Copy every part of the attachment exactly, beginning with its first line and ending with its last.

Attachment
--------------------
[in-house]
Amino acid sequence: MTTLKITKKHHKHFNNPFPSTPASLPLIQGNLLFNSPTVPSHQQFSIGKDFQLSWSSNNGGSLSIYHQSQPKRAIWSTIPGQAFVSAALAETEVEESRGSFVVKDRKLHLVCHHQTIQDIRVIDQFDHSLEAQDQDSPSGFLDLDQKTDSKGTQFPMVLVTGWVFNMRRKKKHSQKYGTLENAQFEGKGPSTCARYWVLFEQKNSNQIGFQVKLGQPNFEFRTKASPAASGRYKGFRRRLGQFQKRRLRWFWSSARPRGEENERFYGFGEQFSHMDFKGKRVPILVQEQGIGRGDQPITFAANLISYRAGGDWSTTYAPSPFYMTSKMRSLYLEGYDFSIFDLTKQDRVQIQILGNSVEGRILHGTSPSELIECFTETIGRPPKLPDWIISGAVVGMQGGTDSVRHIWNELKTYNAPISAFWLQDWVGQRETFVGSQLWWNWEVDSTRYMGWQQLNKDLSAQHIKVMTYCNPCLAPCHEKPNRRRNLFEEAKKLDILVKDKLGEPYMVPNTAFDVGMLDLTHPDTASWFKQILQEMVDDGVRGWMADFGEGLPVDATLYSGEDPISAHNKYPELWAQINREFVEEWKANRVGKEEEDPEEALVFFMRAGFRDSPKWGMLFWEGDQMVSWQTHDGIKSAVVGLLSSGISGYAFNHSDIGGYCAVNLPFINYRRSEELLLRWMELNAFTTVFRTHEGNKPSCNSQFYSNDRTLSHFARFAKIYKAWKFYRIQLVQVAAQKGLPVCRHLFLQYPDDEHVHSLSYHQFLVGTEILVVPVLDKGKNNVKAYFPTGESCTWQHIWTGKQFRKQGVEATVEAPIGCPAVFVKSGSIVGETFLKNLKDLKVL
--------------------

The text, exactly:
[in-house]
Amino acid sequence: MTTLKITKKHHKHFNNPFPSTPASLPLIQGNLLFNSPTVPSHQQFSIGKDFQLSWSSNNGGSLSIYHQSQPKRAIWSTIPGQAFVSAALAETEVEESRGSFVVKDRKLHLVCHHQTIQDIRVIDQFDHSLEAQDQDSPSGFLDLDQKTDSKGTQFPMVLVTGWVFNMRRKKKHSQKYGTLENAQFEGKGPSTCARYWVLFEQKNSNQIGFQVKLGQPNFEFRTKASPAASGRYKGFRRRLGQFQKRRLRWFWSSARPRGEENERFYGFGEQFSHMDFKGKRVPILVQEQGIGRGDQPITFAANLISYRAGGDWSTTYAPSPFYMTSKMRSLYLEGYDFSIFDLTKQDRVQIQILGNSVEGRILHGTSPSELIECFTETIGRPPKLPDWIISGAVVGMQGGTDSVRHIWNELKTYNAPISAFWLQDWVGQRETFVGSQLWWNWEVDSTRYMGWQQLNKDLSAQHIKVMTYCNPCLAPCHEKPNRRRNLFEEAKKLDILVKDKLGEPYMVPNTAFDVGMLDLTHPDTASWFKQILQEMVDDGVRGWMADFGEGLPVDATLYSGEDPISAHNKYPELWAQINREFVEEWKANRVGKEEEDPEEALVFFMRAGFRDSPKWGMLFWEGDQMVSWQTHDGIKSAVVGLLSSGISGYAFNHSDIGGYCAVNLPFINYRRSEELLLRWMELNAFTTVFRTHEGNKPSCNSQFYSNDRTLSHFARFAKIYKAWKFYRIQLVQVAAQKGLPVCRHLFLQYPDDEHVHSLSYHQFLVGTEILVVPVLDKGKNNVKAYFPTGESCTWQHIWTGKQFRKQGVEATVEAPIGCPAVFVKSGSIVGETFLKNLKDLKVL